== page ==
The cycling season is more or less properly underway for me and Chris. We’ve had a handful of outings this year, but have been hampered by one or other of bad weather, work or illness, so are quite late getting into a regular riding routine this year.

We were driving back from Gueret a couple of weeks back, going into and out of patches of shade and bright sunlight, and I mentioned to Chris how, when we were on our bikes in such a situation, I always felt worried about a car coming up from behind not seeing us. Chris agreed that he felt vulnerable too, so back home he started searching for something to increase our safety.

First up, new helmets. We realised our current ones are pretty ancient, and mine took a hard rap last year when I fell. I was getting off my bike on a gravelly patch at the bottom of a very short, steep slope that rises from the Petite Creuse towards Le Pont, just outside Boussac. My foot slipped from under me, and down I went. Thunk. My butt and helmet took the brunt. You’re meant to replace a helmet after it’s received a whack, but neither of us thought of that at the time. Now, however, we did remember! So Chris ordered us a Starvos Bontrager helmet each. His focus had been on safety features in his search, whilst I had specifically demanded a bright pink helmet, to go with my white, black and pink cycling top and my pink cycling shoes. I’m not normally so shallow, but I rather fancied looking smartly colour co-ordinated on my bike! (Which is blue… hmm.) These helmets incorporate a Swedish ‘brain protection system’ which consists of providing a low friction layer between helmet and head. This is particularly good when protecting against rotational motion, which is what your head will encounter when you fall sideways off a bike. It hits at an angle. Testing on helmets is traditionally done by dropping a helmeted dummy vertically onto a flat surface, which isn’t realistic at all.

Next, lights. We don’t ride at night but lights catch the eye even in broad daylight. Chris came across the Garmin Varia radar light. These are around €150 each, so a bit of an investment, but we figured it would be money well spent. There isn’t a lot of traffic on the quiet, rural roads we stick to when cycling but more often than not there’s at least one too-close-for-comfort encounter on a trip. Cars blast by far too close, in either direction but especially when overtaking. They’re meant to leave 1.5 metres between the cyclist’s left shoulder and their vehicle, but if it’s more than a quarter of that we’re doing well. A survey in Australia revealed that 41% of motorists considered cyclists as “less than human”, allowing them to justify aggressive behaviour toward people on bikes. Cyclists are annoyances, little better than “cockroaches on wheels”. This same study revealed that 17% of motorists had, within the last year, intentionally blocked cyclists with their cars, 11% had purposely driven too close to them and 9% had cut them up. Any of those stupid, insupportable actions could have resulted in a dead cyclist.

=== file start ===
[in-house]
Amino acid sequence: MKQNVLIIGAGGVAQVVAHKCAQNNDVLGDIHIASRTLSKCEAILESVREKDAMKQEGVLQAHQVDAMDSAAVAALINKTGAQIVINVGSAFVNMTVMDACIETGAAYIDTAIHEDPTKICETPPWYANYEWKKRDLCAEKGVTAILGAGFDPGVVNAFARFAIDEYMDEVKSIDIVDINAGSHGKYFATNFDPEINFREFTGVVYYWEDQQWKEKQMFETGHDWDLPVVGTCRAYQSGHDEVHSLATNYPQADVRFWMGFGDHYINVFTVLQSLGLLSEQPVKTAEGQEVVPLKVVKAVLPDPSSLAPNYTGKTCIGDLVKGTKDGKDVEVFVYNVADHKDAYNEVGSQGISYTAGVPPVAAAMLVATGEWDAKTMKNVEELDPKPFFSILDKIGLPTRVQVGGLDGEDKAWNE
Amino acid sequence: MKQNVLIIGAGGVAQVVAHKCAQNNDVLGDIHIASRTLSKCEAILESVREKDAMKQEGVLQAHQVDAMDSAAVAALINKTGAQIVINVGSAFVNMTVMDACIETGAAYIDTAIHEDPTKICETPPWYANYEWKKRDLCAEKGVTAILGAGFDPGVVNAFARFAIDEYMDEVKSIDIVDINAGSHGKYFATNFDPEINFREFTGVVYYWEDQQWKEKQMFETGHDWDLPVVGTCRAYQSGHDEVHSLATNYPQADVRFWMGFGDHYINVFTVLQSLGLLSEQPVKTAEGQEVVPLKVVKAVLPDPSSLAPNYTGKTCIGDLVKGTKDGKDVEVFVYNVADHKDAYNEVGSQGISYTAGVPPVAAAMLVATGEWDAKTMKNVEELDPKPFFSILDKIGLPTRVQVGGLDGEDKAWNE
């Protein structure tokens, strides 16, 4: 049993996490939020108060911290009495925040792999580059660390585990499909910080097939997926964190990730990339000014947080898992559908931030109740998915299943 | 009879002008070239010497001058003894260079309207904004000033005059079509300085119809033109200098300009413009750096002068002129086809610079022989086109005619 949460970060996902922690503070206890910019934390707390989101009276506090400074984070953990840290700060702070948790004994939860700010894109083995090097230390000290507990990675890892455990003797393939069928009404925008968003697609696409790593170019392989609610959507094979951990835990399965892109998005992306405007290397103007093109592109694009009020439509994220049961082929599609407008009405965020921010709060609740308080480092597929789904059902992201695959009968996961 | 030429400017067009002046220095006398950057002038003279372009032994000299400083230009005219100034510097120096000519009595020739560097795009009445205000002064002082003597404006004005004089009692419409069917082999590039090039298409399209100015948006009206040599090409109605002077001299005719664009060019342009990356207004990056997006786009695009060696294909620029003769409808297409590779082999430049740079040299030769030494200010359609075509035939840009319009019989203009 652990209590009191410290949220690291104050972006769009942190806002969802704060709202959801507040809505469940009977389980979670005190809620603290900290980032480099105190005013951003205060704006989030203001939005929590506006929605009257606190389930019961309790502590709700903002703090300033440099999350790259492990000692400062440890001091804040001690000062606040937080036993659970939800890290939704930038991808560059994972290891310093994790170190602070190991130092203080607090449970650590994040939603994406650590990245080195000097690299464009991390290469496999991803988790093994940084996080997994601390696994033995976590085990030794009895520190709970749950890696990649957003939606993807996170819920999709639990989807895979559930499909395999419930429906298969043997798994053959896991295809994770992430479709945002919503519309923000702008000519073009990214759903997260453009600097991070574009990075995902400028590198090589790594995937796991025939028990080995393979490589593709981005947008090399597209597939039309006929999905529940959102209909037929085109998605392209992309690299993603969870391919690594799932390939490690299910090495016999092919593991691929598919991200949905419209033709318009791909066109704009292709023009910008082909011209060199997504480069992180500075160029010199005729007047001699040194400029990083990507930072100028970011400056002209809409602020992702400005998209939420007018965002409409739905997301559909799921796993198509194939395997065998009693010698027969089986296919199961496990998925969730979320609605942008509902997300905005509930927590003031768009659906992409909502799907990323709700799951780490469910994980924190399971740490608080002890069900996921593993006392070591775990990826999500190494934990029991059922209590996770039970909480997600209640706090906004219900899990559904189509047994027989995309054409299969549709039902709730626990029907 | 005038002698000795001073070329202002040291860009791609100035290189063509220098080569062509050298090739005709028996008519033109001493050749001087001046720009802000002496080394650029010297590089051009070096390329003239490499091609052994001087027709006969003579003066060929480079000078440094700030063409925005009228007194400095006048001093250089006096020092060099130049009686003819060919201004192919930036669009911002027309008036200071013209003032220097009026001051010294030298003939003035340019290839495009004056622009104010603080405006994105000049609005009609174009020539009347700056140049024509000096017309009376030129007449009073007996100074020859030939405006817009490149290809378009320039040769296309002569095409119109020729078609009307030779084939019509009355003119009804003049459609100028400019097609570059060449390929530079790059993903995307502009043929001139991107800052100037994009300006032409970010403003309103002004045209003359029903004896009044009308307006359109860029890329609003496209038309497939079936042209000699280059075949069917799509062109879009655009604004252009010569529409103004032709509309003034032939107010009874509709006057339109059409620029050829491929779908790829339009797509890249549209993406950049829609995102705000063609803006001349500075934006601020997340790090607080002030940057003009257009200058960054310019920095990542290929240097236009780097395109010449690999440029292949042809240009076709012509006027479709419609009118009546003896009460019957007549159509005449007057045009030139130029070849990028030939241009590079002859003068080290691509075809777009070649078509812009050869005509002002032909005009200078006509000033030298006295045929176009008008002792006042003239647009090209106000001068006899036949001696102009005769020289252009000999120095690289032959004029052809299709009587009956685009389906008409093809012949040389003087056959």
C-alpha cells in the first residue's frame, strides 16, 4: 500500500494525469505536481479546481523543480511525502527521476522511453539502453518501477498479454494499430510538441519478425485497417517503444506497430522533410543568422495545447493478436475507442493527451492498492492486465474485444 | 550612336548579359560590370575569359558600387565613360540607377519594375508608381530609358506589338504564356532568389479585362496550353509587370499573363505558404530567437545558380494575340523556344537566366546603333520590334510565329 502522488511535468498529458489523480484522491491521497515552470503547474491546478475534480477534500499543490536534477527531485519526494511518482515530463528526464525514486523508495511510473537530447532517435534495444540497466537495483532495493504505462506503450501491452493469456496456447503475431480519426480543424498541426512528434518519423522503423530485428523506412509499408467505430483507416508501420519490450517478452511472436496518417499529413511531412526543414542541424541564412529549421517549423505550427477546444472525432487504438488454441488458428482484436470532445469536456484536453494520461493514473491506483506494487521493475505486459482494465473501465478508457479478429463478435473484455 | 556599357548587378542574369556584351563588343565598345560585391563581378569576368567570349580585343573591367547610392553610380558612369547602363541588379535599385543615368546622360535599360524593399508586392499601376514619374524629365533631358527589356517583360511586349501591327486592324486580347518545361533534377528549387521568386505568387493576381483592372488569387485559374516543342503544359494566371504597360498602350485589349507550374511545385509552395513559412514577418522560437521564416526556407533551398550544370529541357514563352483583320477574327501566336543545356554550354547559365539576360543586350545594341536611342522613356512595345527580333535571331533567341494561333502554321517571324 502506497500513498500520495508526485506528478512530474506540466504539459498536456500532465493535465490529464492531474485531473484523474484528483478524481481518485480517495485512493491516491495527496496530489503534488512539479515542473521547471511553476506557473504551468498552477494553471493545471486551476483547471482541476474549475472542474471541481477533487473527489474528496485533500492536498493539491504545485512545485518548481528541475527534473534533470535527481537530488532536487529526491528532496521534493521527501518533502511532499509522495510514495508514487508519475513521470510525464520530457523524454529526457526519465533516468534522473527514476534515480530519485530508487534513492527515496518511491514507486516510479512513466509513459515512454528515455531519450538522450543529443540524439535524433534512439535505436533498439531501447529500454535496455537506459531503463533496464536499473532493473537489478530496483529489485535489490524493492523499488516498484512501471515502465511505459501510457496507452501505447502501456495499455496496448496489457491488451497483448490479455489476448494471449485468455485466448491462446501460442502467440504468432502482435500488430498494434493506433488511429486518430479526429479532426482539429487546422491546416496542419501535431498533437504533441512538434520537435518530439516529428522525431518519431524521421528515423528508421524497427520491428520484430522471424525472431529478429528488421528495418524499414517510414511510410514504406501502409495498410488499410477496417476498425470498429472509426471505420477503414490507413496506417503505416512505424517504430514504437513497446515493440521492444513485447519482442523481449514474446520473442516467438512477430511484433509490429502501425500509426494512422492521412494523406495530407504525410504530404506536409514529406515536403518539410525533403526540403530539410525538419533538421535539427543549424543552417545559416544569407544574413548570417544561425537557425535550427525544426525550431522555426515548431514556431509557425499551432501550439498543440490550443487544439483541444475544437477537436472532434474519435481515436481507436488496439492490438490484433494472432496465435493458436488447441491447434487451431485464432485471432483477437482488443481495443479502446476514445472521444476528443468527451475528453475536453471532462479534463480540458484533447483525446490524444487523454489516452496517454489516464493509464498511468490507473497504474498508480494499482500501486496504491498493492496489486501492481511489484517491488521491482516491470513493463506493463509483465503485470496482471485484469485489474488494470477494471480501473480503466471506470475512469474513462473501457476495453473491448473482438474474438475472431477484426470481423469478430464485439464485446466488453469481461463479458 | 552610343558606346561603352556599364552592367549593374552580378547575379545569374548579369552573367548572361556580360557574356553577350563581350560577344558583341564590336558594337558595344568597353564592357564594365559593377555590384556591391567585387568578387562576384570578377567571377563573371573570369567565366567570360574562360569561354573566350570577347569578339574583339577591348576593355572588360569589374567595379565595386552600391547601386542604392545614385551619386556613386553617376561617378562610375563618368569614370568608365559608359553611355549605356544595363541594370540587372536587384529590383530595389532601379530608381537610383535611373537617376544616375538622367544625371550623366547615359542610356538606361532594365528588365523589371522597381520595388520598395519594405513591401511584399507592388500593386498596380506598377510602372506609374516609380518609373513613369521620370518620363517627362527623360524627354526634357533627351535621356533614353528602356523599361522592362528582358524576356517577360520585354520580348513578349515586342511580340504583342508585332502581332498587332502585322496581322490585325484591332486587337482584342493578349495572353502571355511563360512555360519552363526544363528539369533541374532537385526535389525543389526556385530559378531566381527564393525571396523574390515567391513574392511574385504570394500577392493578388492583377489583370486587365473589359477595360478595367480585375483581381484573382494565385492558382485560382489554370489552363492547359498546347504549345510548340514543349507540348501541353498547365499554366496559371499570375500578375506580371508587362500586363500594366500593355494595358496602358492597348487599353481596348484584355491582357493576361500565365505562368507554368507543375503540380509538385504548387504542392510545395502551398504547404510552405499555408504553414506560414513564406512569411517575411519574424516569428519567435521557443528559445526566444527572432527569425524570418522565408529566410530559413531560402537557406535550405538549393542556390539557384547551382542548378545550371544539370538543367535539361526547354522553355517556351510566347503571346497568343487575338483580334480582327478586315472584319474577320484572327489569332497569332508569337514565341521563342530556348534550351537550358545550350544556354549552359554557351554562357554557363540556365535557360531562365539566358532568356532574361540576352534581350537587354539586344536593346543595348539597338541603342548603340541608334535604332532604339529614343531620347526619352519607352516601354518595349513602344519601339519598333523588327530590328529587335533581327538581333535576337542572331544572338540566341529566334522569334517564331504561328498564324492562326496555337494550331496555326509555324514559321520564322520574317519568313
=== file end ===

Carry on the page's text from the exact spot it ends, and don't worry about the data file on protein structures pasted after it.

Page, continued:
Our Garmin Varia lights stand guard from our bike racks. (They can also be fitted on a seat stem if you don’t have a rack.) When they sense a car approaching, they begin to flash. They repeat a couple of slow flashing patterns, then, as the car gets closer, they flash with increasing frequency and ferocity until it has passed. For our trial run with them yesterday – into Boussac to collect our new helmets from the Pointe Relais at Carrefour – we had them shining all the time. (You can choose a setting that means they only come on and begin the flashing sequence when they sense a vehicle approaching.) It’s a good bright light. We took it in turns to admire each other’s.

The real test came when traffic materialised. Thursday is market day in Boussac, so there are more cars on the road as this, like all country markets, is very popular with the local elderly population for whom it’s a major social occasion. Our lights flashed as promised, and frankly, we couldn’t believe the reaction. Not only did drivers lift their foot from the accelerator pedal, something that we’ve rarely encountered before, but some even moved that foot onto the clutch and changed down a gear in order to pass us more slowly. Major breakthrough! Cars definitely seemed to give us a wider margin, and a significant proportion even indicated whilst overtaking. That’s quite something given that there’s an infuriating general trend in France at present to refuse point-blankedly to employ a car indicator at any time. In conclusion, motorists showed us consideration.

Why such a good result? We suspect that it’s a combination of greater visibility (despite bright cycling clothes and good weather) and a Pavlovian cautionary reaction of drivers towards red lights in general, and flashing ones in particular. These lights catch the attention. No, they demand it. They add gravitas. They’re saying “Don’t mess with me.”

We now feel much better equipped for our bike rides. You can never safeguard against stupidity, unfortunately. On our ride yesterday a chap with a hedge trimmer, who’d been standing in the middle of the road chatting to a car driver, suddenly stepped out without looking into my path as I was going around the obstacle he and the vehicle presented. But we’ll take what measures we can in an increasingly dangerous world.